Code Trinkets are a Bad Idea

Often when engaged in the construction of some piece of software, be it a web application or a native computer game, we get the Feature Fever. Our brains are trained by years of computer use to judge software by its polish. The tendency is misguided at best, and we try to think past it when fairly evaluating a prototype. But the fact of the matter is that even one or two polished aspects of a website makes it look better.


When you imbed a YouTube video or add rounded corners to your buttons, you are deceiving yourself. When you look at the screen, your eye is drawn to these familiar, visually impressive elements. Consequently, you subconsciously ignore or undervalue the unfinished parts of your project.

This leads to two things. First, you think you are farther along than you are. But more importantly, it makes you hungry for more features. Since one or two polished aspects look good, why not add more? Now you are on the hunt for short-term fixes that give big rewards in terms of visual polish, rather than working on the code that actually makes your program work.

If you start polishing before your core functionality is complete, you can get pigeonholed. When an interface element is polished, or some other unique feature looks amazing, you reflexively want to protect it. Even if the rational decision is to get rid of it and integrate the functionality somewhere else, you will keep the feature there. Letting form overpower function is a deadly trap.

The easiest way to add a polished feature is to search on the internet for code trinkets. Code trinkets are little snippets or blocks of code that you stick into your programs. Code trinkets are encapsulated, so all you have to do is paste and reload. Suddenly a beautiful new feature is completely finished.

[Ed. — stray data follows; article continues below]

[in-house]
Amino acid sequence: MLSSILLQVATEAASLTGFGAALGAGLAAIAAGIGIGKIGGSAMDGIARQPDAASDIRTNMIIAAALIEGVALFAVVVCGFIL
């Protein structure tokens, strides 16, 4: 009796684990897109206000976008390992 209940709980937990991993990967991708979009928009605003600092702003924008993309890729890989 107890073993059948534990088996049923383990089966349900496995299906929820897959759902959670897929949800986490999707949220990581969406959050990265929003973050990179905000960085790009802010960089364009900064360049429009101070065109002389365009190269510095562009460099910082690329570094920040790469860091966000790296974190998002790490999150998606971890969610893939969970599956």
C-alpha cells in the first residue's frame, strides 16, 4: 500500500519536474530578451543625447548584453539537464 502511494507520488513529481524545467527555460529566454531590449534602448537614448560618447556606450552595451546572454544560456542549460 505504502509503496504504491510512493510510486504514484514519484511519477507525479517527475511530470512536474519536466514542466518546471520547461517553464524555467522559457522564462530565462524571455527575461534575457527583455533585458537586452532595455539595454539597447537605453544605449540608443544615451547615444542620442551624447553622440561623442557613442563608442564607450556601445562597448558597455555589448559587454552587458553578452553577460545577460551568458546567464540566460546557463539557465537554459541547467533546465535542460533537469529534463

Unfortunately, code trinkets have two downsides: they restrict your feature to exactly what is written, and they don’t leave you any smarter. Unless you take the time to figure out what ever line of the trinket does, and would be able to write it yourself (at which point it stops being a trinket), don’t use it!


Writing Sprints

Sometimes I like to write tiny excerpts in small amounts of time. I don’t try to link them to any other piece of writing. These stand-alone prose pieces can be any size from a couple sentences to a few pages. The only requirement is that you write them in one sitting and that you just let it flow. The point of the exercise is to skim off the thoughts bouncing around on the top of your brain. Here are examples of some of mine:

A provolone melt on white bread with tomatoes and slow-roasted ham. Buffalo burgers with avocado slices on a toasted bun with a side of mashed potatoes.

“The Creators were vast spirits. They spread their harmonizing energies across the lands. But the lands didn’t want harmony. So the lands refused. In the end, the Creators left behind little as they slipped slowly into the ether. Their only legacy… was us.

We are the timeless. We are the created. We are the protectors.

We are the god-spawn of the land, able to do what the Creators could not. We shall bring order to the land. We are the final homage to the lands, to the Creators. The marks we leave shall be forever.”

The Created carried a legacy of glass. The great hellpits, formed when the Creators departed to the Ether, filled with lava, were the home of the Created glass forges.

“So we’re supposed to restore order to a whole star system?”
“Only one of the worlds is settled. The others are in preliminary terraforming stages.”
“So whats the situation on the capital world?”
“Capital world is an over-statement. The government that bought up the system has control over only a quart of the land mass, although most of the rest is uninhabitable.”
“Yikes. What do we have? Rebels?”
“Probably. there have been a running of terrorist attacks. Could be connected, but general unrest is high. The government is colonial, wit ha ruling singularity. Population mostly works int he mining industries.”
“Incomplete tectonic formation. Rich oceans and air.”
“The terrorists could be trying to dominate the market.”
“Unlikely. Its probably political.”
“We’ll go investigate tomorrow.”

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